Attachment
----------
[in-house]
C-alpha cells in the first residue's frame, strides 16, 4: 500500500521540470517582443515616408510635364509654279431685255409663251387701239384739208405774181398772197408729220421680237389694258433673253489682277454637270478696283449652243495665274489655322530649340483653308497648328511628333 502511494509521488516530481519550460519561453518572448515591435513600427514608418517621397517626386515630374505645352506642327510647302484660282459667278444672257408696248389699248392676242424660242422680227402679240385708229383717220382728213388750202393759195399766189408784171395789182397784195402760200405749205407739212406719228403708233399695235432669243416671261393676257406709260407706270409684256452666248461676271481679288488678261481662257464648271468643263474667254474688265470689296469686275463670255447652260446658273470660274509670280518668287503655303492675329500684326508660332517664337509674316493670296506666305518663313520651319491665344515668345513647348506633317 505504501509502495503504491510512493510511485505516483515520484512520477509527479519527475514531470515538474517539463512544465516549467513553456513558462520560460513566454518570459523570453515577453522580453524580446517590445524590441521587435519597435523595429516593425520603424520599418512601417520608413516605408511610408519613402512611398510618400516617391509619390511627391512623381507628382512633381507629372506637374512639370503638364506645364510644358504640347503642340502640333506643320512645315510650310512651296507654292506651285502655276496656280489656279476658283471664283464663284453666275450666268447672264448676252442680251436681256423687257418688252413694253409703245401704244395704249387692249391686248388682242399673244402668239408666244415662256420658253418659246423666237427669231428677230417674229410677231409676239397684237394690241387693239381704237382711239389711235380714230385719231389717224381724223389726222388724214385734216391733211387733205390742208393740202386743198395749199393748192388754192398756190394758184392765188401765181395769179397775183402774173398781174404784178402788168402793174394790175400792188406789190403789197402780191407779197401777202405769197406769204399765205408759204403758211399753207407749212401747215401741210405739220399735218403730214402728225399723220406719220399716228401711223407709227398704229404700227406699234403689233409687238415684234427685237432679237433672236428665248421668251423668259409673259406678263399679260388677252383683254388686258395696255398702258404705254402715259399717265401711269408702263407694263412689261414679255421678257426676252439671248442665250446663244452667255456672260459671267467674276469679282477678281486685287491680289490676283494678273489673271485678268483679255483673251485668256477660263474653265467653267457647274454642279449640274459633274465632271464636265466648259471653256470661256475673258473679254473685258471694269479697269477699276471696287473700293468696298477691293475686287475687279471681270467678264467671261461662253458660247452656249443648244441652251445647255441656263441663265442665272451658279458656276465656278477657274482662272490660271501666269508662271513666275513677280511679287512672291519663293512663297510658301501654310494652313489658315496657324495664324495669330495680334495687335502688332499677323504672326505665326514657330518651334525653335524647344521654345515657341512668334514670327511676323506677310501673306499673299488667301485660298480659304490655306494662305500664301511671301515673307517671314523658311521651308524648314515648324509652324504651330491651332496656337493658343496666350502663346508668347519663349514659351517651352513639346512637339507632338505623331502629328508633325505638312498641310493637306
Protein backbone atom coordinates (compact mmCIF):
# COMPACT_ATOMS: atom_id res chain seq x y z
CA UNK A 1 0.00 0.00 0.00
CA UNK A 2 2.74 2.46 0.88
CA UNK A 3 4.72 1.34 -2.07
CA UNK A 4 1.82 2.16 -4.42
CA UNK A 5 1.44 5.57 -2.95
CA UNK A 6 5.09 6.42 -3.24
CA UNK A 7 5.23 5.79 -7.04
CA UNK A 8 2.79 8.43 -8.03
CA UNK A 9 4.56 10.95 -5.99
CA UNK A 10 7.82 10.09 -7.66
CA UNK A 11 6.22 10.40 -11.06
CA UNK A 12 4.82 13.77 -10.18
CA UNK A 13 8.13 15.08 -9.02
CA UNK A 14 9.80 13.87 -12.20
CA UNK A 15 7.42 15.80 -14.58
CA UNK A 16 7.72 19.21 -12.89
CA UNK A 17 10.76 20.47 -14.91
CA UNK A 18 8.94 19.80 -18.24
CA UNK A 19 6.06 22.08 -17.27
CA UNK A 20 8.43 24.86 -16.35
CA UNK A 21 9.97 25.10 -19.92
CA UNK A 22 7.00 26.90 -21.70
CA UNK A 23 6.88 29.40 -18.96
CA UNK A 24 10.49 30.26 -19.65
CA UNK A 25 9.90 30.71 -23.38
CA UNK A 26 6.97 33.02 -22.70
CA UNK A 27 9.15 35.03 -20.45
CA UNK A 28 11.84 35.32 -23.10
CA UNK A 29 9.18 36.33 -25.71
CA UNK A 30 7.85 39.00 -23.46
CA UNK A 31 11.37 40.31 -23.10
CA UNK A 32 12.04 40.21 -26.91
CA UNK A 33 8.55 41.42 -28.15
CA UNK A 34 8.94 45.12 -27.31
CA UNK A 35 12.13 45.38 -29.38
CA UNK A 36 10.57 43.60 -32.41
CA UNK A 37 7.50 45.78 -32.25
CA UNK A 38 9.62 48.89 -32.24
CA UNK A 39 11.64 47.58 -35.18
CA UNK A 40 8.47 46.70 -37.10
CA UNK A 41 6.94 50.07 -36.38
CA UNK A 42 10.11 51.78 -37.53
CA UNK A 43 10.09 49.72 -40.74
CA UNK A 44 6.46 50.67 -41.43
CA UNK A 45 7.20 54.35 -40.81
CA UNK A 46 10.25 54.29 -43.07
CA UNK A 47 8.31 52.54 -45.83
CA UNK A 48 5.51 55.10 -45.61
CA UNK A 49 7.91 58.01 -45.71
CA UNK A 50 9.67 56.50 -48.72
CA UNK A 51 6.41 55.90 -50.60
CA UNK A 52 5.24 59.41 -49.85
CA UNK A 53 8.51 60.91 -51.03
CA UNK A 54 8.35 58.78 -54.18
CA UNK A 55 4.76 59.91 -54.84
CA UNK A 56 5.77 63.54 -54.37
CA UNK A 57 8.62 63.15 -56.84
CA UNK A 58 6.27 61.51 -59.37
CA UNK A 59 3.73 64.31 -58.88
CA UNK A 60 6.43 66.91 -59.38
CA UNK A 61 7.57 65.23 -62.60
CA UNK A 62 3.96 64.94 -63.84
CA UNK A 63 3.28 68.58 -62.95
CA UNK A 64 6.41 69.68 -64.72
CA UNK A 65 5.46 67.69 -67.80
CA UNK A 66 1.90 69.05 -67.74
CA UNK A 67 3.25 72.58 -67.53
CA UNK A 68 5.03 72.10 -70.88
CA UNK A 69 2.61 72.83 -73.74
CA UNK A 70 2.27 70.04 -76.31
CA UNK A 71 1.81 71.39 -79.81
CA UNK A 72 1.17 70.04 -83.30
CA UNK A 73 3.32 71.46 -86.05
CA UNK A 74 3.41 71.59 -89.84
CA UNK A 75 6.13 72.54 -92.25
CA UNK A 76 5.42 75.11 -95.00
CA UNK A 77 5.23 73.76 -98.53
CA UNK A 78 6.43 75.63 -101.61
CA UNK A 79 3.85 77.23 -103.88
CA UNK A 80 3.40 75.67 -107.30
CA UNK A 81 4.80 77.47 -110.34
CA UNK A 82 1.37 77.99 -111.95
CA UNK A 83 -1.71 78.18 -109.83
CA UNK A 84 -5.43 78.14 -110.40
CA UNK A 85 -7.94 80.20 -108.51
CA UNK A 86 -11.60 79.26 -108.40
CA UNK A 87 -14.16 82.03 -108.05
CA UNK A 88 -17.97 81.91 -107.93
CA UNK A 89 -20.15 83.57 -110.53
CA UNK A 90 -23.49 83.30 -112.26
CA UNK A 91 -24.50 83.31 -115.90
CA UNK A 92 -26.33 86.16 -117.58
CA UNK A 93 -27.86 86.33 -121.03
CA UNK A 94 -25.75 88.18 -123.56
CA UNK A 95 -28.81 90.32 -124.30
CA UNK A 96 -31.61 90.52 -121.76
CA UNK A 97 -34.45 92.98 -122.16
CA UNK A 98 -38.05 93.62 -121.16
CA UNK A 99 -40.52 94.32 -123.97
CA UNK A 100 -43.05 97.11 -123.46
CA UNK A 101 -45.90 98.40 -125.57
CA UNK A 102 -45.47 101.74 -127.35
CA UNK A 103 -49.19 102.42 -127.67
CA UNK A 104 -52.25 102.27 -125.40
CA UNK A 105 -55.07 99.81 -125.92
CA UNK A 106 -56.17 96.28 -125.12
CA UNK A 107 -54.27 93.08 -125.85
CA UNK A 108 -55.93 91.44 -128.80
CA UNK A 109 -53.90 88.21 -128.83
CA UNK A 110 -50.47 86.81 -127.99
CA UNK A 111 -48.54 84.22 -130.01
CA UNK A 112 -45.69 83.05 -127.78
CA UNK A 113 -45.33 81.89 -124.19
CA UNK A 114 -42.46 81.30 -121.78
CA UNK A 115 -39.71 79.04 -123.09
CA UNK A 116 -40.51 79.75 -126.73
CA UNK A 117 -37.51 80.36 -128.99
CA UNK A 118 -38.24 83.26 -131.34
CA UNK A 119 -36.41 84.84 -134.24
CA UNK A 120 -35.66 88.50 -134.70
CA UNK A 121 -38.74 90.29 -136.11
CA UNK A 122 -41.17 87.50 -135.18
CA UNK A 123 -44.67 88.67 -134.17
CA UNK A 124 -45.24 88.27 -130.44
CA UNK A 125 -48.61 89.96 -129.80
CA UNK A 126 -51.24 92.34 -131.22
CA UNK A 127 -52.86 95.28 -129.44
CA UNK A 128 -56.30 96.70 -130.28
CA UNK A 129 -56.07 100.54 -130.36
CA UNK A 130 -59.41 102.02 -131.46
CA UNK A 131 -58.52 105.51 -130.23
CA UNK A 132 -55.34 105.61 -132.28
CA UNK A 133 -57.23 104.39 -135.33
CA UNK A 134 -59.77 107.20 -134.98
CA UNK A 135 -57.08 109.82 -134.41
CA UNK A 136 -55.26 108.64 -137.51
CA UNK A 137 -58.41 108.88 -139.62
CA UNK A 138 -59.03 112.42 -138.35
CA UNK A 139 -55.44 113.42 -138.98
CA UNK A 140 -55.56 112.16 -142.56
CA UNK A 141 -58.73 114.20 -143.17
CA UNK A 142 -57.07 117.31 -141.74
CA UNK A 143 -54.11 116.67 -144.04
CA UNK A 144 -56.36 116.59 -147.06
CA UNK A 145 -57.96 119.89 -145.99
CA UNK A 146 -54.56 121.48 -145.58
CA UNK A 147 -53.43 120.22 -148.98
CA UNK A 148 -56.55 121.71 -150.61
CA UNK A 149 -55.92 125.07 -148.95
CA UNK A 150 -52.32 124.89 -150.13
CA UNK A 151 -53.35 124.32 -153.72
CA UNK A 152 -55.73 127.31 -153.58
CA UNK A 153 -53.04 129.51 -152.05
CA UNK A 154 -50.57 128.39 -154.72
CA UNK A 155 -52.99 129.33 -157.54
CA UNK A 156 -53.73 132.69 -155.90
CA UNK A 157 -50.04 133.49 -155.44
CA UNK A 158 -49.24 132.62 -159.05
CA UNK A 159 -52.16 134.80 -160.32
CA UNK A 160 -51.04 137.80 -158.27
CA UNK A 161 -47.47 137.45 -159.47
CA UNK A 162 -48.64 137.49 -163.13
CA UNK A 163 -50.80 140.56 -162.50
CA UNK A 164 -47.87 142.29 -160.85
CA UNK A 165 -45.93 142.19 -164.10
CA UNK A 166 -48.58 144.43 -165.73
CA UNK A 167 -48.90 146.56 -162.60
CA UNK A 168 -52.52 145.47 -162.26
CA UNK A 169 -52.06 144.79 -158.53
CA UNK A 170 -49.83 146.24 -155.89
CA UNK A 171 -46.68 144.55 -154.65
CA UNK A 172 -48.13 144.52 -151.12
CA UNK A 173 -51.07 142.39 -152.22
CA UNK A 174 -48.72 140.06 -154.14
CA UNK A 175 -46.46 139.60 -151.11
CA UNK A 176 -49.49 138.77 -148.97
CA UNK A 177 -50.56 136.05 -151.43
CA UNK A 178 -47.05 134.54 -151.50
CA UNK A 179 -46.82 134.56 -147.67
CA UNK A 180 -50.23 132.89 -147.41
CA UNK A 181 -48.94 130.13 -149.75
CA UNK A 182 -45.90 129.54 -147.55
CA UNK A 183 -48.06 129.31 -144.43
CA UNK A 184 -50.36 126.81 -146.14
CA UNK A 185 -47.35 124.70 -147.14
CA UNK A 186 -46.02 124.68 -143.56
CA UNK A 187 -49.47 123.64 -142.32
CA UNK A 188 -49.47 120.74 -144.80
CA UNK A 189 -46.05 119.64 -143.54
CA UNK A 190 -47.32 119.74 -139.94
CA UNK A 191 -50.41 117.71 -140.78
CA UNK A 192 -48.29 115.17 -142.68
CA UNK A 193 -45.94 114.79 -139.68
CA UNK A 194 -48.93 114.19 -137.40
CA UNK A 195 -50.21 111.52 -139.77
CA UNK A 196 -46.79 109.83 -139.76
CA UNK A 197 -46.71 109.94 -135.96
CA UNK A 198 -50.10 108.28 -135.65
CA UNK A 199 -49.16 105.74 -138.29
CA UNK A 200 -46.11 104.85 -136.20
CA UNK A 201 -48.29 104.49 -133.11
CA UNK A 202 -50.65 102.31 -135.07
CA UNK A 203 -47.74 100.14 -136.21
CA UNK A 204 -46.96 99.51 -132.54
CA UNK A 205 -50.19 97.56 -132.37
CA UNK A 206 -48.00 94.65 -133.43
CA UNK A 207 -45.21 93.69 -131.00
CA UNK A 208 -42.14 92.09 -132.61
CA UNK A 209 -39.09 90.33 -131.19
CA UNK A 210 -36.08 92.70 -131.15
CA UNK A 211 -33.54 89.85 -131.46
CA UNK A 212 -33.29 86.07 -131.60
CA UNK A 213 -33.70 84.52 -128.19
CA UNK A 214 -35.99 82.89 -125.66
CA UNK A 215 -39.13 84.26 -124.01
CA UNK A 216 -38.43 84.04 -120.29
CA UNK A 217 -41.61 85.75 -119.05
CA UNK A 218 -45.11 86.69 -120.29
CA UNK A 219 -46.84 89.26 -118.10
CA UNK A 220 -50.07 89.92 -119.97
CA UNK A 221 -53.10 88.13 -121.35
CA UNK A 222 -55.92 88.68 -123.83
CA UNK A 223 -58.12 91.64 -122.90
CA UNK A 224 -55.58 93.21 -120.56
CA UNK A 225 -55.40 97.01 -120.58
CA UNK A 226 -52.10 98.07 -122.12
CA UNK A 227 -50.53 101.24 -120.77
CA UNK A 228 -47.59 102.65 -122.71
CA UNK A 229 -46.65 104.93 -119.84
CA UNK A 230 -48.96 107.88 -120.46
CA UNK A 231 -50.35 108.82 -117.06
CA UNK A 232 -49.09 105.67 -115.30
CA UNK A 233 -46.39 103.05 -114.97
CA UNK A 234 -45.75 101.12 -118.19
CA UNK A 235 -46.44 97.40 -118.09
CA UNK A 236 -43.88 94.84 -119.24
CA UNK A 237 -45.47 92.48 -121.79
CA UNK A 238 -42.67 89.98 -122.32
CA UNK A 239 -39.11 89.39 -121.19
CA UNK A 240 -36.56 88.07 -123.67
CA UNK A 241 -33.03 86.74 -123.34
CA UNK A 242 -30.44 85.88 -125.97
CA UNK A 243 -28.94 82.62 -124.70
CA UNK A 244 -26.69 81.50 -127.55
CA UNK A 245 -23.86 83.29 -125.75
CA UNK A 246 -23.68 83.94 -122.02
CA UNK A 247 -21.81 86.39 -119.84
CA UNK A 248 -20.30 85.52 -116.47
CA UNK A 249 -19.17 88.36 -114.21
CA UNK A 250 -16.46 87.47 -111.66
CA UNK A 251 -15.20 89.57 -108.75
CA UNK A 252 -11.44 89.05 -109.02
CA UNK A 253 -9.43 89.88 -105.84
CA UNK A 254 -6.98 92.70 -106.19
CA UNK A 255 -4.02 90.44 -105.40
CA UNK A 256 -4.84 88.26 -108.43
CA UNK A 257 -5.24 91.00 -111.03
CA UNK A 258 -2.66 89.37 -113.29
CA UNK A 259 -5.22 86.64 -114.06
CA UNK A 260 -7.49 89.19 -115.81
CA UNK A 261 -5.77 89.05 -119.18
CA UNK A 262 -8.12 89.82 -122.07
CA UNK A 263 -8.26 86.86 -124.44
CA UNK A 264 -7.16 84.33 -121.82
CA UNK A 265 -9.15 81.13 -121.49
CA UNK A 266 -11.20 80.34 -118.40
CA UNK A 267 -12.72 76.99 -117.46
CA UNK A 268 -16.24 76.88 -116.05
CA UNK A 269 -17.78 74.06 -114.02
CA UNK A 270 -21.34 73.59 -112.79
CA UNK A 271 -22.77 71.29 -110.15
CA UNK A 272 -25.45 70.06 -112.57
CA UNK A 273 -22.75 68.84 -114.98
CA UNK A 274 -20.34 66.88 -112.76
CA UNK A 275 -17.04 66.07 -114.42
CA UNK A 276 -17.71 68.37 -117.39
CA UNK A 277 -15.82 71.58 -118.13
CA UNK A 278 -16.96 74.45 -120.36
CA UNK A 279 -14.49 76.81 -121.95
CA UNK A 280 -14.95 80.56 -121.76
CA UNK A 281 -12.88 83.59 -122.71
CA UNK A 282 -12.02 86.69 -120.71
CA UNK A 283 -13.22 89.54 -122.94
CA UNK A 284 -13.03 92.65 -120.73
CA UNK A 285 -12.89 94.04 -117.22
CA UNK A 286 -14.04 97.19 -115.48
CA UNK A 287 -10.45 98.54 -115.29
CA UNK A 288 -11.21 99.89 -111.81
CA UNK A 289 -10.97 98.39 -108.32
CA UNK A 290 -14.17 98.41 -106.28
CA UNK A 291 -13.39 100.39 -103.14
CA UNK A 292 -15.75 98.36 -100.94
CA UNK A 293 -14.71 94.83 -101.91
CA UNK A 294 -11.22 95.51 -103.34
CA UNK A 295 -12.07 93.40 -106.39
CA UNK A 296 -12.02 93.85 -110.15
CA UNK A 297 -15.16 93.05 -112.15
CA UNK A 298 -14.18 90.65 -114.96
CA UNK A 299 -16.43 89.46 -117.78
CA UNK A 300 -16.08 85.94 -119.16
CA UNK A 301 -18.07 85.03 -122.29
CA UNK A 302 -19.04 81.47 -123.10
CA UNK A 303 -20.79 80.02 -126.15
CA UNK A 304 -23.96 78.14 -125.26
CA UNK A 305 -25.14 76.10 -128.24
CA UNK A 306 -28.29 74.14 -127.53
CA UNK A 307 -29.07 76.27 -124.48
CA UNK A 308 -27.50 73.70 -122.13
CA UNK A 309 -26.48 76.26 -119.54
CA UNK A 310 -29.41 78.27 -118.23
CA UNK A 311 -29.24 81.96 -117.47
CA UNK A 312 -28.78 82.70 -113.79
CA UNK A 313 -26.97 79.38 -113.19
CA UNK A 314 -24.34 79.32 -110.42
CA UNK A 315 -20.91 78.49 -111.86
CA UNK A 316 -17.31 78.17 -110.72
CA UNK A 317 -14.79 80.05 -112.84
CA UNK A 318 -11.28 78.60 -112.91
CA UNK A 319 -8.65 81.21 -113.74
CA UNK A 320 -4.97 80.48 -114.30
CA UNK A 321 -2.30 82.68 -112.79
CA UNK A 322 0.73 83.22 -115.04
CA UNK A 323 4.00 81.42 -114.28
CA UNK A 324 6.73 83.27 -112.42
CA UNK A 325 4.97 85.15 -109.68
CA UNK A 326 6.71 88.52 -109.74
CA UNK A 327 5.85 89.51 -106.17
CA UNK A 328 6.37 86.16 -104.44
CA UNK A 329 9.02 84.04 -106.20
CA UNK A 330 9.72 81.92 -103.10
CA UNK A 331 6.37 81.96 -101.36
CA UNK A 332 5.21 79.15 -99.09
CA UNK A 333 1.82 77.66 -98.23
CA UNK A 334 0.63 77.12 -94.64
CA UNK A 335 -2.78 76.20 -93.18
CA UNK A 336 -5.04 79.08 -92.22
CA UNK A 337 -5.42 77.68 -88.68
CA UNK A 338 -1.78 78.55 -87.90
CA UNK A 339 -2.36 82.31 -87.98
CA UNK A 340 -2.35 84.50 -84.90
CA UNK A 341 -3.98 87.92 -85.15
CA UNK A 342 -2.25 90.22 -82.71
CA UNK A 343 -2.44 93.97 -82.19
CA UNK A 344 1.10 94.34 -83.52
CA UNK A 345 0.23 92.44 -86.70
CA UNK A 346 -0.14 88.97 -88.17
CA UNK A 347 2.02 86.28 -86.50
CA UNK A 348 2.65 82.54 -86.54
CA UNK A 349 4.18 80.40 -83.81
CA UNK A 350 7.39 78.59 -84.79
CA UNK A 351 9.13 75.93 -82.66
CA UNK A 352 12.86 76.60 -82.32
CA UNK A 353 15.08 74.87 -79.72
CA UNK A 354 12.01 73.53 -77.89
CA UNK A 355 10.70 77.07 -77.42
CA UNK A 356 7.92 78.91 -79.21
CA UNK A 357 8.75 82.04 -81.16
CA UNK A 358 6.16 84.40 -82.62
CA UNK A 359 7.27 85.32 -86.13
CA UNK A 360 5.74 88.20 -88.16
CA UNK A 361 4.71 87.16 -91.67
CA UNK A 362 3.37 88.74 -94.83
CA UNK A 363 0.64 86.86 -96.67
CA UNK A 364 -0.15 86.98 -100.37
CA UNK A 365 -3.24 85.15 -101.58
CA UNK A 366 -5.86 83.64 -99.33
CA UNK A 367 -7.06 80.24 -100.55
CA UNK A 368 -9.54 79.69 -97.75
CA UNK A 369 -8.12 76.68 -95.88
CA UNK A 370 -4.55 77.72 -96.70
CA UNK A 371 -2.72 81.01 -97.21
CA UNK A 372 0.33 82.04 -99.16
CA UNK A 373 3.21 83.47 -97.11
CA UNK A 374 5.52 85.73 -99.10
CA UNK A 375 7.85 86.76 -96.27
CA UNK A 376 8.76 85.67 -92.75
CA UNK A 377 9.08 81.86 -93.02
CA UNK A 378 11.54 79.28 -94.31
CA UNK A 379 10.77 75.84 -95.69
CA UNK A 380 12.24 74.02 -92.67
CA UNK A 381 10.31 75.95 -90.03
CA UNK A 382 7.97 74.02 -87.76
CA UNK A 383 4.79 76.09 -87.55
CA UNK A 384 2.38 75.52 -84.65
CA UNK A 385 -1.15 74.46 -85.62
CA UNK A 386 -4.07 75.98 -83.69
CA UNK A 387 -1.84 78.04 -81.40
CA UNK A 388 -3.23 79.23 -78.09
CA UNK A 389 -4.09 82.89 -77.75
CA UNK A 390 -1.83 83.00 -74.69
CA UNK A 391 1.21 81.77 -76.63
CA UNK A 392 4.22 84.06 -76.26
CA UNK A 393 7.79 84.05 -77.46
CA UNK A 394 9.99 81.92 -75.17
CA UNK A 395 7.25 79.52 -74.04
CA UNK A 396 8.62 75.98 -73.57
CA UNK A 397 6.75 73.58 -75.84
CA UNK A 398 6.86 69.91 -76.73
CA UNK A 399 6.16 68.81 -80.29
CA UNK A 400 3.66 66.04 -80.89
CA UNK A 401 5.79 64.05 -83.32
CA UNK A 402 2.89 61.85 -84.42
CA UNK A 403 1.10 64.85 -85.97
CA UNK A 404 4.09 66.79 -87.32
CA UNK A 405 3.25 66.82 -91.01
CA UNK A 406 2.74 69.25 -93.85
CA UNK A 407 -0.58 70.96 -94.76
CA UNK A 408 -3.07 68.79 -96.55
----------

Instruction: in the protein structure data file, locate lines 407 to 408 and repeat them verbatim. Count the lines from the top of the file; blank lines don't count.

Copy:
CA UNK A 403 1.10 64.85 -85.97
CA UNK A 404 4.09 66.79 -87.32